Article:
This could get a lot of people into design, eh?

  7. From what I can tell, it’s no joke. And it’s also not a true pyramid
    scheme – there don’t appear to be any “levels”, so it doesn’t matter when
    a person joins: it looks like you only profit from those people you
    personally bring to the game.

    For a company in such dire straits as Decipher seems to be, it sure is a
    novel way to keep a larger share of profits. No distributors, little to no
    advertising… Time will tell if it succeeds. They are putting a lot of
    faith in their core players to spread the word, so success will ride on
    good game mechanics. I imagine the game is getting a lot of testing.

  8. There are two separate levels, but one of them is designated for retailers and the like – they get 5% of profits from the people they convert and the people they convert, if I read correctly.

    And yes, it is worth discussing the things that they’re getting right here: some sort of revenue-sharing program is a really interesting thing to add to the mix, although I think people would be more comfortable with an Amazon Associates model than this model. And they’re going direct to customers in a way that really cements the relationship, which is pretty neat.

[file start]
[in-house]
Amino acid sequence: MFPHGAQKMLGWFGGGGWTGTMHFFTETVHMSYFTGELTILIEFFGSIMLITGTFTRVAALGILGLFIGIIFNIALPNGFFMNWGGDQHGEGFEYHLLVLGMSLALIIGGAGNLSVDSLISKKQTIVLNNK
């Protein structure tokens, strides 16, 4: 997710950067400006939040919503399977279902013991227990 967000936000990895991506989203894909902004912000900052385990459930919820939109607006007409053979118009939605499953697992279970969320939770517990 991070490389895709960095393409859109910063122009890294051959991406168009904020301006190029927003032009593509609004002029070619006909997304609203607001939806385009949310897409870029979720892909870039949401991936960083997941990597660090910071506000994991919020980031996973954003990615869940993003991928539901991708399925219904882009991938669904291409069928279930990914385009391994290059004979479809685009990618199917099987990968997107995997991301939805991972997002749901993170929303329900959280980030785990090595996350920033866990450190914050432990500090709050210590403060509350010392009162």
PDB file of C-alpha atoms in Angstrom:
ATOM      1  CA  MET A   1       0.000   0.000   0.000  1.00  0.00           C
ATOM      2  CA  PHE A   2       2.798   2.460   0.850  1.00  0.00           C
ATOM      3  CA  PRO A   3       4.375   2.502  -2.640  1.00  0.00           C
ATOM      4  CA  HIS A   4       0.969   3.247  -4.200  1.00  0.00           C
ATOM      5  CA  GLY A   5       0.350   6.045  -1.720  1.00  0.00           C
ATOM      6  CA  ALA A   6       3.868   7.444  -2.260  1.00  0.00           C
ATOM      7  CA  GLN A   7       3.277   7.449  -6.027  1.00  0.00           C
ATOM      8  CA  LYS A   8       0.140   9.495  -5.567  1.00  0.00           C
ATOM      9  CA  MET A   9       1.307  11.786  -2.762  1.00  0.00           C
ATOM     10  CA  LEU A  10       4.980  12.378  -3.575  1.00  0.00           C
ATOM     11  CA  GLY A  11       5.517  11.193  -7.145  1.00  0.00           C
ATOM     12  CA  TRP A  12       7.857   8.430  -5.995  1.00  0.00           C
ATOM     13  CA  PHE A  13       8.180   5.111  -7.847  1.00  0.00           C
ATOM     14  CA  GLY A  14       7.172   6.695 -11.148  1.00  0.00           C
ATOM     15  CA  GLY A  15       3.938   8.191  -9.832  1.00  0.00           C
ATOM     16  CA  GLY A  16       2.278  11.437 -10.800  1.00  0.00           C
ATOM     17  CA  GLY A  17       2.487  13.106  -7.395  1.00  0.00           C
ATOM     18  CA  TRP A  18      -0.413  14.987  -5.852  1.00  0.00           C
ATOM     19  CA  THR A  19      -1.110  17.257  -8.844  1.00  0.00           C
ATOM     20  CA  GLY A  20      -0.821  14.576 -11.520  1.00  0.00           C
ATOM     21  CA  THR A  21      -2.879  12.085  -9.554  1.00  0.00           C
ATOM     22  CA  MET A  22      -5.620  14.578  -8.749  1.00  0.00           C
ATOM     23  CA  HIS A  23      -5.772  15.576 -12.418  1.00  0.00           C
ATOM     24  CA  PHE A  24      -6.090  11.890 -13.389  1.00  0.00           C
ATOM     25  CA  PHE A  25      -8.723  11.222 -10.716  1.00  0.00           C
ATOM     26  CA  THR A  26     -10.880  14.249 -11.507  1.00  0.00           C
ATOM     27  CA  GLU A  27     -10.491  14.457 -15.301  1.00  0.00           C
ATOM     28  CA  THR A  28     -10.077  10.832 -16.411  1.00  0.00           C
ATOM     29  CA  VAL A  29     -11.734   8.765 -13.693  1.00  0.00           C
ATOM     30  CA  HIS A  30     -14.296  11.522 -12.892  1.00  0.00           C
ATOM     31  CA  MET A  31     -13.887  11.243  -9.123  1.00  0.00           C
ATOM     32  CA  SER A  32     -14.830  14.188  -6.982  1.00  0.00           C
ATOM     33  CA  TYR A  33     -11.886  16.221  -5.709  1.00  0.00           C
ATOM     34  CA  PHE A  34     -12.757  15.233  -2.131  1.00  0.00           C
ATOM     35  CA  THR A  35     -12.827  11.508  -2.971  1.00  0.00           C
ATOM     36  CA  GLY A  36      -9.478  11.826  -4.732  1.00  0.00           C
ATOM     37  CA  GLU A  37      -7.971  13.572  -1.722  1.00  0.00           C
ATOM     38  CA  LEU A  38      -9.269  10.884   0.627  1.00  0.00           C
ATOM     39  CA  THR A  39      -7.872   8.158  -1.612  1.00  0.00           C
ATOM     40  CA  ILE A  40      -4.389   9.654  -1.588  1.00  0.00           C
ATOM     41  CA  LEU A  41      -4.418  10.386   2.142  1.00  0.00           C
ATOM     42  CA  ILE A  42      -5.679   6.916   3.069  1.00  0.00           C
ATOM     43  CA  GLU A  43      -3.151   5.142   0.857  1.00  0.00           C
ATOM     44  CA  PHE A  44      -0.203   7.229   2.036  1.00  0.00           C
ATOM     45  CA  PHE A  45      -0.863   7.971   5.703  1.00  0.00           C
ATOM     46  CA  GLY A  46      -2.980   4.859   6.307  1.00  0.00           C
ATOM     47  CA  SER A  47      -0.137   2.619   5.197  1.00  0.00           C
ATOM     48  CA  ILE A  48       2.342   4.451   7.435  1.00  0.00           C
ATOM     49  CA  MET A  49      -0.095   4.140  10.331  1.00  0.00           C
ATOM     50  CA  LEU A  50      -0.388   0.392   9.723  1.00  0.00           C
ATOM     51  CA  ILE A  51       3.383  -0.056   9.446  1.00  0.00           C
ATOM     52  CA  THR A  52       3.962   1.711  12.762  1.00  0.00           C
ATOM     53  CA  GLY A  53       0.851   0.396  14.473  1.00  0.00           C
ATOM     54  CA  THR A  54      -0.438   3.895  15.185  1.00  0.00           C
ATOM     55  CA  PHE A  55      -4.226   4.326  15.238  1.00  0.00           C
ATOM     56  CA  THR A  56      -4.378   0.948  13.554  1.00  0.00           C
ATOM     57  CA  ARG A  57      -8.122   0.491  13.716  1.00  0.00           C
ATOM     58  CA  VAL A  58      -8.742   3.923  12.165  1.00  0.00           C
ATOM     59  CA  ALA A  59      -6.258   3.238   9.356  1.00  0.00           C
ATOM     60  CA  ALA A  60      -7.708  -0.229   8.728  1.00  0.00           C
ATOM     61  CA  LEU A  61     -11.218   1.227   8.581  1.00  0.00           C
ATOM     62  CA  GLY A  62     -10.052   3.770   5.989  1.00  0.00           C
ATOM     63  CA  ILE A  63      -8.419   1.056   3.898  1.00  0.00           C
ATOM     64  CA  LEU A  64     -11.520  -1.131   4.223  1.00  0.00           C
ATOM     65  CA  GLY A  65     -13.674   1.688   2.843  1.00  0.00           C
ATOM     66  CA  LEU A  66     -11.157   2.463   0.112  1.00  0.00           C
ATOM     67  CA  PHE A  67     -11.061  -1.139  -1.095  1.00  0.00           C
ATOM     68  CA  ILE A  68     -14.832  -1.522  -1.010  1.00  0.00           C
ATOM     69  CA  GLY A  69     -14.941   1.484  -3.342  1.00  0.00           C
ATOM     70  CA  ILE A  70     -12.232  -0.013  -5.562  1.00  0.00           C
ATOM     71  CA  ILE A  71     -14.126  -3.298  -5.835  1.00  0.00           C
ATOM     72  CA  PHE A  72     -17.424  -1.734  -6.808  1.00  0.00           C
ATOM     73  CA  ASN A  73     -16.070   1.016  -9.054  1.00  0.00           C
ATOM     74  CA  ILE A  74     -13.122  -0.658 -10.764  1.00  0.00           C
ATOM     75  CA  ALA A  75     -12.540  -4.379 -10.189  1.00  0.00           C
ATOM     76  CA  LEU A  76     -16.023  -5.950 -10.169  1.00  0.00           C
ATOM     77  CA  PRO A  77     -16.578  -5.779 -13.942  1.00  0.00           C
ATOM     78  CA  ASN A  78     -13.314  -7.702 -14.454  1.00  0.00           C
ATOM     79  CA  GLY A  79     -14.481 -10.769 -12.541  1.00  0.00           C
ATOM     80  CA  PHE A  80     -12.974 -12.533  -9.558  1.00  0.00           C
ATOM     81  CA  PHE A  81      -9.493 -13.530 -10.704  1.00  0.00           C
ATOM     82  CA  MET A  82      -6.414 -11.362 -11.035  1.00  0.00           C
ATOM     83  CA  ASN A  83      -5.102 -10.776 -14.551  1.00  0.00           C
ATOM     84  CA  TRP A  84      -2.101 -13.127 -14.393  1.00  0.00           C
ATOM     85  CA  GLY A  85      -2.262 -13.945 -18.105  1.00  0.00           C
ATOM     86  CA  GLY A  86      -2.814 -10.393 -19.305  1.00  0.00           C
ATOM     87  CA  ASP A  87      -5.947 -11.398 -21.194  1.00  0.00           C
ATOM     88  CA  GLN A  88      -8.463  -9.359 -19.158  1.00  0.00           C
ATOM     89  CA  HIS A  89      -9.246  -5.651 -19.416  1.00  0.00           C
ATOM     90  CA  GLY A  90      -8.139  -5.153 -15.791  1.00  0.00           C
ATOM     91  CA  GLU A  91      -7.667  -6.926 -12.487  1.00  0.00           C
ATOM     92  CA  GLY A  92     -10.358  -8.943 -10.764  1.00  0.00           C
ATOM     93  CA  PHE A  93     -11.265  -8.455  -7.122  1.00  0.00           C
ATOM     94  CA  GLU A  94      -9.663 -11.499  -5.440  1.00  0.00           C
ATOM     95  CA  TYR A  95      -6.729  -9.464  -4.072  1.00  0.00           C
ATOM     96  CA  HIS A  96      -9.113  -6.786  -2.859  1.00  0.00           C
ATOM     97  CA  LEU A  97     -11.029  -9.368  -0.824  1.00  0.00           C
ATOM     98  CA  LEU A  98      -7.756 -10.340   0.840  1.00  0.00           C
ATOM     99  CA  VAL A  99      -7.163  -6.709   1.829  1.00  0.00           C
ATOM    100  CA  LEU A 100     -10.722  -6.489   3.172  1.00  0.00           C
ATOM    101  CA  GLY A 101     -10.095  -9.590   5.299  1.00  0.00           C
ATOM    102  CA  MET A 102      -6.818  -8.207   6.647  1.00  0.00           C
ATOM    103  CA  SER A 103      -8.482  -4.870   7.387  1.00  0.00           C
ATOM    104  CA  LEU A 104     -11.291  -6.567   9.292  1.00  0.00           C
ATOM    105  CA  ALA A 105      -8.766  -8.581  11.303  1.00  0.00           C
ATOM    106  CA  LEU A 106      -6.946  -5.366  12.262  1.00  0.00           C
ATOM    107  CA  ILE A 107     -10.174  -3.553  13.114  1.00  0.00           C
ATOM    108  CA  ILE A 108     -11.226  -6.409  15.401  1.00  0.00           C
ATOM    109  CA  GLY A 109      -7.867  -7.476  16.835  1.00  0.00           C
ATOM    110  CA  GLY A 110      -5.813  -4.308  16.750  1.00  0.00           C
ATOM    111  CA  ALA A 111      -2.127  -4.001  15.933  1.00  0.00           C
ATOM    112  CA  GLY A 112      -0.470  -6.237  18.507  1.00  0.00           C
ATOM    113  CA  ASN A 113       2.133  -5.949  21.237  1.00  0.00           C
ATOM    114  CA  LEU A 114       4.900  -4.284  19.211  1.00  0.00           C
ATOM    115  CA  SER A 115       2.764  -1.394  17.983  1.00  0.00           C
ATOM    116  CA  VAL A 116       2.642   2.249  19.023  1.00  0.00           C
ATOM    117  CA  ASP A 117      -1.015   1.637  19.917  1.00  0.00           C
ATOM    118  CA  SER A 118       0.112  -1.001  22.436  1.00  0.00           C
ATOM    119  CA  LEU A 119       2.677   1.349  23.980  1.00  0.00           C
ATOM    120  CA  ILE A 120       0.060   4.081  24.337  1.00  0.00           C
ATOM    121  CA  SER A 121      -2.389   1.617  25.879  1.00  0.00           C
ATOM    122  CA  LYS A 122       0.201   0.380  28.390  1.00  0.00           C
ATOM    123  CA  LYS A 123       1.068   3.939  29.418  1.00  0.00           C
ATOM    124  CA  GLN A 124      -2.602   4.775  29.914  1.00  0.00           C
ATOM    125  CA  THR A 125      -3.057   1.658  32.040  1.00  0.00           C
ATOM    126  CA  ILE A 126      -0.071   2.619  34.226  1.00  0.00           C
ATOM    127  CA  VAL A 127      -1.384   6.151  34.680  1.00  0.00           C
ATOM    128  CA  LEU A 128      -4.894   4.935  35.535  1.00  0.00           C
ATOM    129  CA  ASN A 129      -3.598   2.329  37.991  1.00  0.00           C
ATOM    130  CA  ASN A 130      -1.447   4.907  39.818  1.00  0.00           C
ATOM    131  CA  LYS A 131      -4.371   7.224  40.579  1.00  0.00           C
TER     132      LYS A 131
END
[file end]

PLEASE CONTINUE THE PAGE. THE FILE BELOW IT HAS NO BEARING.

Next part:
Sadly… FightKlub. Yeah.

  9. Guess what, all you naysayers!? Fight Klub is real, printed, and finally available! The game play is one of the sweetest things I have seen in quite some time, simple yet involved. The game plays in as little as 15 minutes, and there are official multi-player rules for large brawls. Good stuff!

    Oh, and for those of you who may have thought Decipher was going to have a lot of trouble acquiring good licenses: Ha! How about household names like Rambo, The Terminator, Hannibal Lecter, and Jason Voorhees from Friday the 13th, just to name a few?

    Who cares about the marketing idea? If it’s a good game, I’m sold. But who doesn’t like to make a little money to support my hobby? Put it this way: if you could play D&D for free just by getting 10 people to buy as much as you do, would you do it? I see it as an incentive, not a real way to make money.

    So, why not drop on by and check out the amazing new website? It’s got everything, including a player locator and a movie theater, so bring your popcorn! And don’t forget to tell them Shrike sent you!

  10. I’m tempted to mark the above as spam, but I’ll leave it up as a warning to others: be on the lookout for lots more posts like these from however many people do take a shine to the game. That front-page form that asks “who sent you” is the beginning of the kickback system mentioned above, wherein the player who brings you in gets a percentage of what you spend.

    There are things to like about this game – being able to make Hannibal Lecter fight, well, anyone is kind of a redeeming quality – but the kickbacks thing as the dominant way of entering the game? That kinda leaves me cold.